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Community and Q&A

To vent or not to vent?

Mike1778 | Posted in General Questions on

Hello. I’m retro fitting insulation into a kneewall and dormer space. The only venting at this time is a gamble vent in the attic crawl space. I would like to bring these spaces into the thermal envelope but I’m not sure how to approach this. The bay windows obstruct any potential soffit venting so venting the roof deck there would be limited only to the gable vent at the top of a vent chute. Does that force the solution to an unvented attic approach? What would you recommend in this scenario? Thanks in advance, Mike

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  1. Expert Member
    Peter Yost | | #1

    HI Mike -

    First, more important than venting is a continuous air control layer in your roof system. Essentially, you can't vent your way out of an air leakage problem.

    Second, high to low venting systems are inherently more effective than gable to gable. There are venting products that accommodate closed or lack of soffits (such as EdgeVent: and midroof dormers and how to vent them (such as:


  2. Mike1778 | | #2

    Hi Peter. Thanks for the prompt response. I intend to air seal as best as possible. I was not familiar with those vent products. Very interesting solution. So it looks like I can vent those blocked soffits after all. I’ve been considering hiring a roofer to install ridge vents but I suspect that’s going to get pricey. That may have to wait. Thanks for your help!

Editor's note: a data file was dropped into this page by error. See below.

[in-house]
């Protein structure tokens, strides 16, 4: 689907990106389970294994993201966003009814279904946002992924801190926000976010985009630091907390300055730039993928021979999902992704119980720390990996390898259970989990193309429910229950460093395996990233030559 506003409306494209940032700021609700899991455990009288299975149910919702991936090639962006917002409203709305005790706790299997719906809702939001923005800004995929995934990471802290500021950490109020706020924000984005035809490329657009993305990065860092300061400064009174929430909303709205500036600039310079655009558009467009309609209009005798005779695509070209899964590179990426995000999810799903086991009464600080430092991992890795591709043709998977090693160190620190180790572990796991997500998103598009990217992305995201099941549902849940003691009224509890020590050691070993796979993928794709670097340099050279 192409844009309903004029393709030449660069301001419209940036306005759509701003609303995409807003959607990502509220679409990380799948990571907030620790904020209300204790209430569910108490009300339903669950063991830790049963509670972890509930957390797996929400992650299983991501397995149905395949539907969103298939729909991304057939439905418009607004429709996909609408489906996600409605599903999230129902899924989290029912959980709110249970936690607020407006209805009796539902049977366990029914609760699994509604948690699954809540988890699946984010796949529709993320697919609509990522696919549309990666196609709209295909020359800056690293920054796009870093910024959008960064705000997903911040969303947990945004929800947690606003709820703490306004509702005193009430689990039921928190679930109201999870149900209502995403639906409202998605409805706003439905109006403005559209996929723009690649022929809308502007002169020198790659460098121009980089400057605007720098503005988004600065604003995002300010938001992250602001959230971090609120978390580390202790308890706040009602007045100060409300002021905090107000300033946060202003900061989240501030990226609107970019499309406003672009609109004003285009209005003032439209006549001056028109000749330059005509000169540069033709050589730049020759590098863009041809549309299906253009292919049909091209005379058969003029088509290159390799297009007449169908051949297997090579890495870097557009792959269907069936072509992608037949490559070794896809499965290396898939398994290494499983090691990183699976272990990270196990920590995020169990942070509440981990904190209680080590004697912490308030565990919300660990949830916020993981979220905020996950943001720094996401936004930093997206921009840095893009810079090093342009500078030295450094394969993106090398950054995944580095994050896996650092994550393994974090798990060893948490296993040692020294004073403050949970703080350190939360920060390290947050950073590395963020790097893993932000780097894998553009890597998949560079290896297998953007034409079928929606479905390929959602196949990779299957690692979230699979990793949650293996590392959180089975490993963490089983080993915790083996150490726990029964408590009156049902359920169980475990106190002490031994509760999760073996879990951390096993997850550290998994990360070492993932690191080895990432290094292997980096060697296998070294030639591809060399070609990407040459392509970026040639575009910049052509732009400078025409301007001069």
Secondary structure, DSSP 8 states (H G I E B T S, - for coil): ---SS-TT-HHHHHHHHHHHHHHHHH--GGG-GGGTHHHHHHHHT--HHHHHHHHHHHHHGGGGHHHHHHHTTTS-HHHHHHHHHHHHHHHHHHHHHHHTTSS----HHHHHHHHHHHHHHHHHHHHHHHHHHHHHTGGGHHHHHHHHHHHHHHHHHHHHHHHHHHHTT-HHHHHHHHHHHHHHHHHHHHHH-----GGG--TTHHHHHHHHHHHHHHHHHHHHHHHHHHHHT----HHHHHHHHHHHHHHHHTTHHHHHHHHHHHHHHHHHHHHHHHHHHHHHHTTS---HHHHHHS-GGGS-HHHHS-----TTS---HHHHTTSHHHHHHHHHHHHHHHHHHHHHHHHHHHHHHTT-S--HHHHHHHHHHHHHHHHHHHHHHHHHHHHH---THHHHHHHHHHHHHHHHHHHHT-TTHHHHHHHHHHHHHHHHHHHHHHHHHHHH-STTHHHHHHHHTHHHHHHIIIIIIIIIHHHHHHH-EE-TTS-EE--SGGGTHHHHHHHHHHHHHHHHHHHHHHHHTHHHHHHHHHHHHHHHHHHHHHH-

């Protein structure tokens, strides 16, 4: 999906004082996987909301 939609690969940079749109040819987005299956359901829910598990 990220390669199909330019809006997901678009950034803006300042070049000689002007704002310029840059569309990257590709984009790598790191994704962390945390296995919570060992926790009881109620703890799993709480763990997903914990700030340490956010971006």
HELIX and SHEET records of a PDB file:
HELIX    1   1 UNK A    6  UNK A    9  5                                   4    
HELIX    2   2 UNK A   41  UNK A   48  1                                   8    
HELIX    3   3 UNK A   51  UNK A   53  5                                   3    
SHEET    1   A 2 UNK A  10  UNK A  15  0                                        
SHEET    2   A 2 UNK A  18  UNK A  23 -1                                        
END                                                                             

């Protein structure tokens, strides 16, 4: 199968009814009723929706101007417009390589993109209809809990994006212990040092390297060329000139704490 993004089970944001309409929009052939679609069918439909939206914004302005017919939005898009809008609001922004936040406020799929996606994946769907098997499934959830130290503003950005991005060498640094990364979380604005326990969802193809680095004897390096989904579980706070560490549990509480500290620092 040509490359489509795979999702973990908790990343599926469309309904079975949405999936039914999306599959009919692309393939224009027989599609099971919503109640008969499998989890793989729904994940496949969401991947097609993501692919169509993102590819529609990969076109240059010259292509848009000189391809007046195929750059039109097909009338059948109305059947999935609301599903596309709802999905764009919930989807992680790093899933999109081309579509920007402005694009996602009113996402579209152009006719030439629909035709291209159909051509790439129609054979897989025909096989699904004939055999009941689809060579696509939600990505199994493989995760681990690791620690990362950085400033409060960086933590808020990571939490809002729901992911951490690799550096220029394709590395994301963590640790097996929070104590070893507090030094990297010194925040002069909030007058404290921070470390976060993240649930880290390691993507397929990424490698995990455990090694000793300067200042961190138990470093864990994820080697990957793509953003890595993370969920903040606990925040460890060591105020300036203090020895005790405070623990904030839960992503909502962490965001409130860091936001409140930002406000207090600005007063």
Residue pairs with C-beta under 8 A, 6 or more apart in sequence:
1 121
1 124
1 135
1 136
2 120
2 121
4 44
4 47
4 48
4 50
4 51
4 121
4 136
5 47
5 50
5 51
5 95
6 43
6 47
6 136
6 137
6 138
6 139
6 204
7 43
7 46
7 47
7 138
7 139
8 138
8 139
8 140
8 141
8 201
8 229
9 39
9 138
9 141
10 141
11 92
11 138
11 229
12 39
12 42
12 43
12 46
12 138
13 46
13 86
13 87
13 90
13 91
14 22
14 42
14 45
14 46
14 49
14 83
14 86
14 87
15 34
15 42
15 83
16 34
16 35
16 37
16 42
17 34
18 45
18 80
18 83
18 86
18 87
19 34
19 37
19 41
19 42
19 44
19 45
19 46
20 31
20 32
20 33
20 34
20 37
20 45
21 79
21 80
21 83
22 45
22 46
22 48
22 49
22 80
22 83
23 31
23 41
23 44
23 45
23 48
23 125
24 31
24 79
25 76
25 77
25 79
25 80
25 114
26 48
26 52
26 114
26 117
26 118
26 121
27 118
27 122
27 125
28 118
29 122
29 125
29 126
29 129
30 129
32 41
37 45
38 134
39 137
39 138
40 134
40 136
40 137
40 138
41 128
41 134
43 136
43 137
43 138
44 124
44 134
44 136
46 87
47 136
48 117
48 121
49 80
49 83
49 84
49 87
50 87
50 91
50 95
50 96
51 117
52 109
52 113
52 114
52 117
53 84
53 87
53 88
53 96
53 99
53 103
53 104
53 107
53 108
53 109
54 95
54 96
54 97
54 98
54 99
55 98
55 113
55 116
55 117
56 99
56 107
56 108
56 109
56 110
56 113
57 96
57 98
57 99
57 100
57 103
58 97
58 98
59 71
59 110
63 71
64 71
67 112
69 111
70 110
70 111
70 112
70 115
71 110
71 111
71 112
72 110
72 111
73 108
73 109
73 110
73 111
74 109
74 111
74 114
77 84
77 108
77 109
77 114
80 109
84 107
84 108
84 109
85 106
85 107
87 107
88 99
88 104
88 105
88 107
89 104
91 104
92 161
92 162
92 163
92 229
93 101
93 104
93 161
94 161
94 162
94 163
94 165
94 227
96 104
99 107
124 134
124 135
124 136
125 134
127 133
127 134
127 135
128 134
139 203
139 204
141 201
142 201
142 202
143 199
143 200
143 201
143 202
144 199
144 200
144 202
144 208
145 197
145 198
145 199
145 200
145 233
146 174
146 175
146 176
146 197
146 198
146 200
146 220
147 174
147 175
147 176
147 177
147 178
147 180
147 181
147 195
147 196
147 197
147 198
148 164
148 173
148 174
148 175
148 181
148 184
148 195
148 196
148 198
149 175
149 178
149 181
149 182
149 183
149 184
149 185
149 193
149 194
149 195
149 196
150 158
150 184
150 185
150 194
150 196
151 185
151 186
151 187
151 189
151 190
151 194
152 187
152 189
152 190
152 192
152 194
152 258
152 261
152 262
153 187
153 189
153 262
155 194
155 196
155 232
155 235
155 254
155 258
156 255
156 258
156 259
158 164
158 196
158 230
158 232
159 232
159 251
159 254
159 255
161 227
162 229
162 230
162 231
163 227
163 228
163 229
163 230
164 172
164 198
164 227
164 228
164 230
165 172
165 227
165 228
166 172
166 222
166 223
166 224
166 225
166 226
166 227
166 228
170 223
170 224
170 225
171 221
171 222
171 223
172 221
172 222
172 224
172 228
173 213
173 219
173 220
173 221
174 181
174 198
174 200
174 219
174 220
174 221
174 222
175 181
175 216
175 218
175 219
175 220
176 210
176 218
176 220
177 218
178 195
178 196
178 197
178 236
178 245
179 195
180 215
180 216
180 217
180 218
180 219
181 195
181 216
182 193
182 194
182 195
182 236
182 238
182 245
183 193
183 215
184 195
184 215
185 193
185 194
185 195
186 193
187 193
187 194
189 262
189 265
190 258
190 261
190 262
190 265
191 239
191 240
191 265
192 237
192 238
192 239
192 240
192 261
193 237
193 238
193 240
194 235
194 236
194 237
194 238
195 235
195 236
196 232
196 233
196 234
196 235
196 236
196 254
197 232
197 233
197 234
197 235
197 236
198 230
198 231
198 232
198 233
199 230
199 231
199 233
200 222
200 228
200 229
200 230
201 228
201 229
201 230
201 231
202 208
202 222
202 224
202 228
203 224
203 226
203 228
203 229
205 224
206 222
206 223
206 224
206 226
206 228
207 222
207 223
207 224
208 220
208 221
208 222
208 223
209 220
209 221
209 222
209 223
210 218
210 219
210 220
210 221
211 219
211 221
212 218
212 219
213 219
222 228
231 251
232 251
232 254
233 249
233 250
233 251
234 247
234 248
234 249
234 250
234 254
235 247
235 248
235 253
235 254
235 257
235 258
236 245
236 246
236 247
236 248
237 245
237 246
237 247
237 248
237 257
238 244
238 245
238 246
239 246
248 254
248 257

1. Expert Member
      BILL WICHERS | | #3

      Installing ridge vents should not be too expensive — it goes really fast. All the roofer generally needs to do is cut open a slot on the ridge (one cut on either side), pull out the strips of sheathing, and nail down the ridge vent which will usually be covered with matching shingles.

      Don’t let them use the foam-type ridge vent that gets shingled over. Use a “real” rigid ridge vent system that maintains the open vent space over time. The foam type looks like a roll of foam air filter material. The rigid systems are stiff plastic and normally have continuous slotted vents on both sides of the peak.


  3. Expert Member
    Michael Maines | | #4

    The best ridge vent I've used, and the one I spec, is Shinglevent 2 by Accuvent. It's rigid plastic, as Bill recommends, and is good at blocking wind-driven rain.

    I also agree with Bill that you should do the ridge vent. The ridge vent plus gable vent area should have roughly the same net free area as the combined eave vents. If you have too much, you could find that it depressurizes the attic and draws air through ceiling penetrations. Not enough and you're wasting venting capacity.

  4. Mike1778 | | #5

    All great info! Thanks for the recommendations.

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